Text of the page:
Exposition Wears Concrete Shoes

We’ve all read the books that are so exposition-heavy that you feel exhausted getting to the end of the chapter… if your read that long.

Yet exposition is necessary. Sometimes you need to know what came before, why a setting is significant, or just explaining how something works or the story doesn’t make sense.

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Ned would read every word of a Tom Clancy novel.

Exposition differs from description in that it’s required information that is apart from the story, but needs to be understood for the sake of the story.

There are several ways to handle exposition, and a few “rules.”

Rule 1: Give it to the reader when they need it and not before.

Rule 2: Give them only what they need to know (be strategic and be concise).

Rule 3: Make sure it IS needed. If Tesla’s intimate love a pigeon isn’t required knowledge to his invention of cell-phone technology, don’t include it in exposition (it may be included at some point for other reasons).

Rule 4: Do NOT include it in dialog unless it’s necessary. Remember, effective dialog between people includes not saying what the other person knows. “As you know, Kit, Shakespeare was a frustrated actor who had a lisp and a hunched back.” If Kit already knows it, the speaker would not be informing him of it. If Kit doesn’t know it, only include it in dialog only if Kit must know it (see below).

Rule 5: Hide it if you can.

The ways to handle exposition:

  • With a spoonful of sugar. Or saccharine. In this method, you break the exposition up into chunks, adorned with comedy or conflict. For example: You have to explain the process of mixing an explosive. Rather than just tell us in a block, your lab assistant assures you (the main character) that he knows how to do this. Problem is, he doesn’t, much to your horror and anger, you must walk him through the process. This can be funny or serious. The attention is on the characters and the process is explained almost by accident.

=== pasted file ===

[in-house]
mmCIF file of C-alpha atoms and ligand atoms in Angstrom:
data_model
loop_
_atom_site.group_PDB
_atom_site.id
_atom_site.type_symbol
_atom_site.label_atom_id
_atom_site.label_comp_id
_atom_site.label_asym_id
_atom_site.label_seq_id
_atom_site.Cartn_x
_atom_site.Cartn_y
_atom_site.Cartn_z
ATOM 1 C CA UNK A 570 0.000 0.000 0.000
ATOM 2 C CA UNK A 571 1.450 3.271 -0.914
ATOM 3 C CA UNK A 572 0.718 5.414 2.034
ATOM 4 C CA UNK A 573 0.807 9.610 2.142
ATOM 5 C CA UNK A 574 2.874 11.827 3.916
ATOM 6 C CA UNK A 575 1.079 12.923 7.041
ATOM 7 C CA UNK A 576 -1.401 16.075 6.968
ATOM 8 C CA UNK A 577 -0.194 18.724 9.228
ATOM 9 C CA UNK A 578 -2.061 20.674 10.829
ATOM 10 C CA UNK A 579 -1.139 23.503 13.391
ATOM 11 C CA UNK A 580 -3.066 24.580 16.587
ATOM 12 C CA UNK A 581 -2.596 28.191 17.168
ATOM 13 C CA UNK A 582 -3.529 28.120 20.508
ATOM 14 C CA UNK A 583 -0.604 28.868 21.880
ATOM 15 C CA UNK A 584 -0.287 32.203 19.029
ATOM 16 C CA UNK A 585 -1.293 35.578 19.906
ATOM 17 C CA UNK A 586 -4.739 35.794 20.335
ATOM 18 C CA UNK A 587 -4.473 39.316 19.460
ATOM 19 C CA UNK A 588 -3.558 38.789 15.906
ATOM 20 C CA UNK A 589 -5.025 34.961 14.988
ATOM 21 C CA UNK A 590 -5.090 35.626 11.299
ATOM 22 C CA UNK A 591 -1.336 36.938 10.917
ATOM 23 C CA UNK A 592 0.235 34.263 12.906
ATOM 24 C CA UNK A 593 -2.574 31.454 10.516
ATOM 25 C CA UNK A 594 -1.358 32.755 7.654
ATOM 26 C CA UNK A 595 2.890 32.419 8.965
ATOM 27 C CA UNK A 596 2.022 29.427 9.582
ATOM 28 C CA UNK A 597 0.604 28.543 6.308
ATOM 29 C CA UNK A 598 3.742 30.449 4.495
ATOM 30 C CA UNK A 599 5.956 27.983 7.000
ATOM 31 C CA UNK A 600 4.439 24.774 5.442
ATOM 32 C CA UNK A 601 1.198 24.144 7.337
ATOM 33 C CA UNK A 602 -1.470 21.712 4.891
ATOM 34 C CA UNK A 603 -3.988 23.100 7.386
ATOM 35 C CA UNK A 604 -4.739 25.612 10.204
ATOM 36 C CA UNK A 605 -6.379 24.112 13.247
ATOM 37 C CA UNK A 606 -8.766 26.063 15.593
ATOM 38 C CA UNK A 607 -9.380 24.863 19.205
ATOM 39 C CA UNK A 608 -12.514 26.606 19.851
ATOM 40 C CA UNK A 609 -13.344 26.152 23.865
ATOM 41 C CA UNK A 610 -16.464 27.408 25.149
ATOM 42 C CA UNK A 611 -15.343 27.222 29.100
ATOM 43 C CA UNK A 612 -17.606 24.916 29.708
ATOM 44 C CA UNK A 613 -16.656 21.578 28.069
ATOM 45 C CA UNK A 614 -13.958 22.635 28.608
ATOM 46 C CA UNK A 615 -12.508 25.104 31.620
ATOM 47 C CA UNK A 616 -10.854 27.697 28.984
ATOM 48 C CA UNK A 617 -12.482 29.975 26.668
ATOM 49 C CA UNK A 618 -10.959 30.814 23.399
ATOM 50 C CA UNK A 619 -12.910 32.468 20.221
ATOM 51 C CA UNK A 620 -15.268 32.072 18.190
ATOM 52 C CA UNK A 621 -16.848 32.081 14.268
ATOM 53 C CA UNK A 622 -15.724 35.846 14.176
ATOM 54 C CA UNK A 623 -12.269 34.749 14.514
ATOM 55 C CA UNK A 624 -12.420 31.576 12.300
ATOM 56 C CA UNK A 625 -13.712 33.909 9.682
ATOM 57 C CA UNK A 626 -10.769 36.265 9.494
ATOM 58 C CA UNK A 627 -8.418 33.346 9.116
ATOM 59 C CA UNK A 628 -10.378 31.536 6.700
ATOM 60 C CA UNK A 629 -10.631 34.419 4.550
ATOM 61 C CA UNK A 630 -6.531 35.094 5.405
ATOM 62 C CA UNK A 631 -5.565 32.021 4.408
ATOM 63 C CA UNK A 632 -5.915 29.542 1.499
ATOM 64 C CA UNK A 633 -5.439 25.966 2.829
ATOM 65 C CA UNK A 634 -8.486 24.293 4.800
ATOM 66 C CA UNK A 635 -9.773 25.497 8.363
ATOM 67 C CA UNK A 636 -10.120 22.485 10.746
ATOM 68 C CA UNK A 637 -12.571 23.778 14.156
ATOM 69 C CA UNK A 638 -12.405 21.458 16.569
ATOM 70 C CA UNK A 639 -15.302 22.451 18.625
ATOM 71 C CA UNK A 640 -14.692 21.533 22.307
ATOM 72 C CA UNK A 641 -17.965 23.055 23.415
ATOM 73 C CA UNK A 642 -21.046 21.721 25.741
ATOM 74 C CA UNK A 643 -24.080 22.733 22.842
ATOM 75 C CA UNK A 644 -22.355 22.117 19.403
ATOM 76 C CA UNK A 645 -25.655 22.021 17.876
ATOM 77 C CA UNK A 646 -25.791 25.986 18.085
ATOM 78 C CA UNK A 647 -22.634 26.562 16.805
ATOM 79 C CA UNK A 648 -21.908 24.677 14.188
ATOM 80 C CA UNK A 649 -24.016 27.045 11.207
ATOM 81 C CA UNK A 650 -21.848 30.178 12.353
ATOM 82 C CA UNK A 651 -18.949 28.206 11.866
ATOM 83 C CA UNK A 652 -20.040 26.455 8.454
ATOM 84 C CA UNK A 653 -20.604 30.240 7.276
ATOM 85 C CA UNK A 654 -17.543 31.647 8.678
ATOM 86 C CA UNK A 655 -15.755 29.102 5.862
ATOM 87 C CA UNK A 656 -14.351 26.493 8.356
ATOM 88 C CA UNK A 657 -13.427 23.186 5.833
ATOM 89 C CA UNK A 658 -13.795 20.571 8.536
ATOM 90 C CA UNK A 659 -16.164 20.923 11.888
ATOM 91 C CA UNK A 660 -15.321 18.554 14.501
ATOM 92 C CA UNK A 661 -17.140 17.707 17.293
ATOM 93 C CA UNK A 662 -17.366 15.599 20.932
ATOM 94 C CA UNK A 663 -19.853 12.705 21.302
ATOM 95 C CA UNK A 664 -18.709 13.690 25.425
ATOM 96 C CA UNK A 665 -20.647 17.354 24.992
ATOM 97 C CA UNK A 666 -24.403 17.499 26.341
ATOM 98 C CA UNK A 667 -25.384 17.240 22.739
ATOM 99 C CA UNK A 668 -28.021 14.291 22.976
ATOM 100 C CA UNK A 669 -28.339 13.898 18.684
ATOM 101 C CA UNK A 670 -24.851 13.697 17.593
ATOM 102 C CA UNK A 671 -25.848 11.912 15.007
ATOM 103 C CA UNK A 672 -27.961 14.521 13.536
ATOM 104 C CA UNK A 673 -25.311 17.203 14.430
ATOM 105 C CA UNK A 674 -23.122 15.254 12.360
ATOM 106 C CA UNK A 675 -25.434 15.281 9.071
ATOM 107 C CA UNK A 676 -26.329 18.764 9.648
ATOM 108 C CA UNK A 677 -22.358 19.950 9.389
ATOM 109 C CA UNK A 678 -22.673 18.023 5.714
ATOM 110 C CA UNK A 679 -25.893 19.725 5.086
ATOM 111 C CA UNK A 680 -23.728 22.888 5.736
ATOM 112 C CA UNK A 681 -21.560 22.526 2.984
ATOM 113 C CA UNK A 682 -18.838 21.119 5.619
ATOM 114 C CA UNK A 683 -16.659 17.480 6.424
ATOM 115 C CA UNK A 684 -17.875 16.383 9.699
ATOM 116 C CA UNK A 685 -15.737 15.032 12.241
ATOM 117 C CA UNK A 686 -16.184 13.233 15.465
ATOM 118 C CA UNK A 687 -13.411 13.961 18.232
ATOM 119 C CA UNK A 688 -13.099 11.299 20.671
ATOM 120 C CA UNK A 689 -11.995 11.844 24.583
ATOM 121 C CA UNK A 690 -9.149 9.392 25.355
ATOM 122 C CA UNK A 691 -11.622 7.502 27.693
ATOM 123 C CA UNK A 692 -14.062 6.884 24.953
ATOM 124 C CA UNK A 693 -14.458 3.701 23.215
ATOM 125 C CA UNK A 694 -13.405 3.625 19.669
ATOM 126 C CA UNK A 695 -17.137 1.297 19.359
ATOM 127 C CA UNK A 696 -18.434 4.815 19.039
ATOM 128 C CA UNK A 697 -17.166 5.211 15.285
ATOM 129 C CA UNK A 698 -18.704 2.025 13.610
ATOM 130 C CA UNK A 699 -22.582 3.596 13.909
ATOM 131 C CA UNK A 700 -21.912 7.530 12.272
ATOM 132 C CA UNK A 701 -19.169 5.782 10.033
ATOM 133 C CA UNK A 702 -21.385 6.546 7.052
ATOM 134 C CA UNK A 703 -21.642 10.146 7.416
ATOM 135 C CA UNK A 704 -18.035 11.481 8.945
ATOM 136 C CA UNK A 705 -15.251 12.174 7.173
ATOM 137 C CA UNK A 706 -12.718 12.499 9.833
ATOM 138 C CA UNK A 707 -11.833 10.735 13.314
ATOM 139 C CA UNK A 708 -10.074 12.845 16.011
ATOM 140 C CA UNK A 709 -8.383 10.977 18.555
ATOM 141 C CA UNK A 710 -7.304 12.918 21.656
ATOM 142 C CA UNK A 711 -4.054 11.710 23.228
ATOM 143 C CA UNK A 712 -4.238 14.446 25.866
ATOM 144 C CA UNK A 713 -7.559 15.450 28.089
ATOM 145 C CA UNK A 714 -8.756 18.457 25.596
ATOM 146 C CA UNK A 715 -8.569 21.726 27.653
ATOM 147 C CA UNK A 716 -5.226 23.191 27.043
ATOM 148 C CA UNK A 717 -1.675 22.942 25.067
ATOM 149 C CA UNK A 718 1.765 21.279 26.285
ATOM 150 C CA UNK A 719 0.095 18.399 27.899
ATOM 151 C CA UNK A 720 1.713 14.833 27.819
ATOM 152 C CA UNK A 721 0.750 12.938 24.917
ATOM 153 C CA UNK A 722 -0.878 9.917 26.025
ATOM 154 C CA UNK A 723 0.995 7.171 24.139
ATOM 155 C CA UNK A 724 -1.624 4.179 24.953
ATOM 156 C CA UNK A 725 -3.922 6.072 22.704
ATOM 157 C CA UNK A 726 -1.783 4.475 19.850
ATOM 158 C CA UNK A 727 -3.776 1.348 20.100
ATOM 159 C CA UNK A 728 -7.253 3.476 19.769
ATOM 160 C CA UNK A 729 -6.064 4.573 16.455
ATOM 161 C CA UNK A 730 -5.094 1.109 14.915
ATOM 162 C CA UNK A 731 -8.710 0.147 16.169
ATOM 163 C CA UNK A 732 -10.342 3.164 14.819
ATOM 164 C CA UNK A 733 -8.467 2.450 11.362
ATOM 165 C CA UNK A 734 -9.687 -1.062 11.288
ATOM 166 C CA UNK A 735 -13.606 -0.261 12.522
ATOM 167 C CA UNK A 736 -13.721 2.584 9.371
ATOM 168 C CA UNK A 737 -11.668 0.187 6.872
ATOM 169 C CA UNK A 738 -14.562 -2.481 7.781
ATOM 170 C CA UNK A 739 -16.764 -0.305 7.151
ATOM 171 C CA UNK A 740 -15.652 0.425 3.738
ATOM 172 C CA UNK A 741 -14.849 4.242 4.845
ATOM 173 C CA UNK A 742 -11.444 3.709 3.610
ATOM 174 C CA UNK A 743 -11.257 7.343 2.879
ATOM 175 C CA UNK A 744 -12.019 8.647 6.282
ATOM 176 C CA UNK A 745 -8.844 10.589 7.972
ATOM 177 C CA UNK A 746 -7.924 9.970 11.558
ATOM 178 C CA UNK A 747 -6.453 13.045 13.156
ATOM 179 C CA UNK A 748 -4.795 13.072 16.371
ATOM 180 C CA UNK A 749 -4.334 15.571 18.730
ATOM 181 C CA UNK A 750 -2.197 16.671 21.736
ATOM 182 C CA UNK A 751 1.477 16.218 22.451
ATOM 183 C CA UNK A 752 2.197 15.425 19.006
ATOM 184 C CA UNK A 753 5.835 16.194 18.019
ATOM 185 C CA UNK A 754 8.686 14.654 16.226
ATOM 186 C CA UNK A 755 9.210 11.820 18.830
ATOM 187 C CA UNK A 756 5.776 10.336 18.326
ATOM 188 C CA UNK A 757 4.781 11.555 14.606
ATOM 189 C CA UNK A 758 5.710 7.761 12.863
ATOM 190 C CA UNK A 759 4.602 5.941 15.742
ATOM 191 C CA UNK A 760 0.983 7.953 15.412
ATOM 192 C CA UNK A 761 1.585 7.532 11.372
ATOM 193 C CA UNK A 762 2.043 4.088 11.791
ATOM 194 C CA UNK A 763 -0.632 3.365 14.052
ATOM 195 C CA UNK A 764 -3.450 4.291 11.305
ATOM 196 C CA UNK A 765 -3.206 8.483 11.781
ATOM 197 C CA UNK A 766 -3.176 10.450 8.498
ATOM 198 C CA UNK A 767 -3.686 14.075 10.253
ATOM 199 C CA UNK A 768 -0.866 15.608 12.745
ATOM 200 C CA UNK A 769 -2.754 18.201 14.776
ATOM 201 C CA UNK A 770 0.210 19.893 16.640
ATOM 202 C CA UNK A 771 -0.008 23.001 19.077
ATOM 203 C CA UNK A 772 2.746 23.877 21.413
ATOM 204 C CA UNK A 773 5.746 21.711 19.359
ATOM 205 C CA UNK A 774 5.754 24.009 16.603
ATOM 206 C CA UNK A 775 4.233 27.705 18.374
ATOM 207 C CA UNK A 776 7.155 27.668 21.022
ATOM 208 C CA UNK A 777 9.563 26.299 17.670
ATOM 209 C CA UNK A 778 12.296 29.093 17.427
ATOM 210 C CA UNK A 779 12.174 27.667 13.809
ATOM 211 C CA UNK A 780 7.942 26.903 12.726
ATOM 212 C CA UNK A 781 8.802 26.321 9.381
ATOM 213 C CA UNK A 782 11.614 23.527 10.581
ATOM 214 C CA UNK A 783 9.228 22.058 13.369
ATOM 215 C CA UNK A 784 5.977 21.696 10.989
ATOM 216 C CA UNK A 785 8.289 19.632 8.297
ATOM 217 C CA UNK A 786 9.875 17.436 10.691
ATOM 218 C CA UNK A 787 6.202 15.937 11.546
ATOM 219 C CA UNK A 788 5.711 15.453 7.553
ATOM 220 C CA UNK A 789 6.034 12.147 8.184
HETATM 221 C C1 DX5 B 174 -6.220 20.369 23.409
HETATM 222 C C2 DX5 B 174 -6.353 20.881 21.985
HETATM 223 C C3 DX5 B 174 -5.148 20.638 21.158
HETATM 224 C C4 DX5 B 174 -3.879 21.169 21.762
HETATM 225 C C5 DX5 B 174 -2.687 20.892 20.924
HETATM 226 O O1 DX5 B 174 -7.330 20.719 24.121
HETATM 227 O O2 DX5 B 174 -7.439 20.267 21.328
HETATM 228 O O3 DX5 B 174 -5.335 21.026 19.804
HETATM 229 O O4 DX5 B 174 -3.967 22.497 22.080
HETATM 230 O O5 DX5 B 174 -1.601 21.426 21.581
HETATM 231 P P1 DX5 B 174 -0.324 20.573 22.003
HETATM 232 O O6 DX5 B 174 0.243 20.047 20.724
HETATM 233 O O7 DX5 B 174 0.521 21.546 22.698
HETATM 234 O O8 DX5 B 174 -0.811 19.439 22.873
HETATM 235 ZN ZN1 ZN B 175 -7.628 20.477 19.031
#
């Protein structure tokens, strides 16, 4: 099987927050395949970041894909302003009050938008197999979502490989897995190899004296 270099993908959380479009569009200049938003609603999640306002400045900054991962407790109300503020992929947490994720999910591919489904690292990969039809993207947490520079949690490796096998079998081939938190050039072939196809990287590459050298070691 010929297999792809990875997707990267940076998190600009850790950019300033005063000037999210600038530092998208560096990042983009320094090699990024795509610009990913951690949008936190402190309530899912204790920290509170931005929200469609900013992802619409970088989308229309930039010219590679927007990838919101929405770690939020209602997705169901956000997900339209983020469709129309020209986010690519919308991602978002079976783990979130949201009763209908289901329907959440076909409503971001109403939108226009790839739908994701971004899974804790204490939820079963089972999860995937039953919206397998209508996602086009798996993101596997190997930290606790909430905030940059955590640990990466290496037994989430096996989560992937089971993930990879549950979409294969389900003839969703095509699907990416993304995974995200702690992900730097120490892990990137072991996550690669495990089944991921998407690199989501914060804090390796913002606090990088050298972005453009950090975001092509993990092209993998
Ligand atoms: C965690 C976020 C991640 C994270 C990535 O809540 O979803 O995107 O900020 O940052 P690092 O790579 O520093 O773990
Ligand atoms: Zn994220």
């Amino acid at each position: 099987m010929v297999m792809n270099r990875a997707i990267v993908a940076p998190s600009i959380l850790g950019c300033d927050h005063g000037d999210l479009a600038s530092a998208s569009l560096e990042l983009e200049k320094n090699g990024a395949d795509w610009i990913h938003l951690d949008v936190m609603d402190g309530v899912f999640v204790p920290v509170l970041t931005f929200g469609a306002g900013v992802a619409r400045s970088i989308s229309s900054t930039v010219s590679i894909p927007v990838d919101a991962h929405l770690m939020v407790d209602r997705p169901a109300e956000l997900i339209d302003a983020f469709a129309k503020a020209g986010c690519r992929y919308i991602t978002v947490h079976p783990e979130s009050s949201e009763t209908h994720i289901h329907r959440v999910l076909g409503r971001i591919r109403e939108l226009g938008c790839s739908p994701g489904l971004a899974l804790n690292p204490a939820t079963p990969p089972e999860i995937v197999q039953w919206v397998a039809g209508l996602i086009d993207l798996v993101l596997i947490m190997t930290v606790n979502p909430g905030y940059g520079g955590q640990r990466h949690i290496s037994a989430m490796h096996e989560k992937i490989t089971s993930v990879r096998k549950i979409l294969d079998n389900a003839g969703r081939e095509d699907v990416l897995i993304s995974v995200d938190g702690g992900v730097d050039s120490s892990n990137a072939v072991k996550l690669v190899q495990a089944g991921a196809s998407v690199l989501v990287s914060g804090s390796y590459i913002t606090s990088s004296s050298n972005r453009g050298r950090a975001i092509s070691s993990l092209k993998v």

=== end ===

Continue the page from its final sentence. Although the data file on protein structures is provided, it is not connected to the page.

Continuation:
• With concrete shoes. Tom Clancy is the master of this. Want to know how to build an atomic bomb? He sets aside characters and just lays it out. Most of us skip over it, engineers eat it with a spoon.
  • With a spoonful of concrete. This is a mixture of the first two. Your main character remembers/reviews/discovers the exposition. Kirk recalled the first time he’d been to this planet and suppressed a roguish grin. Risa was a pleasure planet, and they knew their business. Rita, the famed astrophysicist was a guest… I mistook her for a working girl. Rita had discovered the transwarp signature of the Curator’s race, the ancient beings who had….
    You get the idea.

You need to decide how to handle it by analyzing the pace of your story. Can it handle a block of exposition without grinding the pace to a halt? Can it be embedded and parsed slowly?

How do you handle exposition?

Kindle Price Gouging

I refuse to buy a book, paper or Kindle if the Kindle price is more than $5, which I think is also too high. I’ve even seen books where the Kindle price is higher than the paperback price ($22!).

I get it, I want to make money from my writing, but a Kindle has no overhead beyond the pittance of a minor download fee (which is why you don’t get 100% of the cost of a Kindle book as royalty; that and Amazon takes a small slice, as is their right).

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eBook = Low Cost… or it should

Consider: In traditional publishing you make about 25 cents if you’re lucky. With self-publishing and micro-publishing (like Prevail Press) you get around $2.50 in royalty on a $10 book, and the same for a $3.99 Kindle book.

The truth is, I want readers. I want readers to buy my book at a reasonable price and enjoy them. I don’t want to gouge them! That’s why Prevail Press books are between $9.97 for 200 or so page books, and $12.97 for 300 pages or more. Kindles are always $3.97. That’s still a generous royalty to my authors and customers shouldn’t feel ripped off at that price.

How did I get there? Simple. Back when regular paperback books were on thin paper, they were $6 to $7.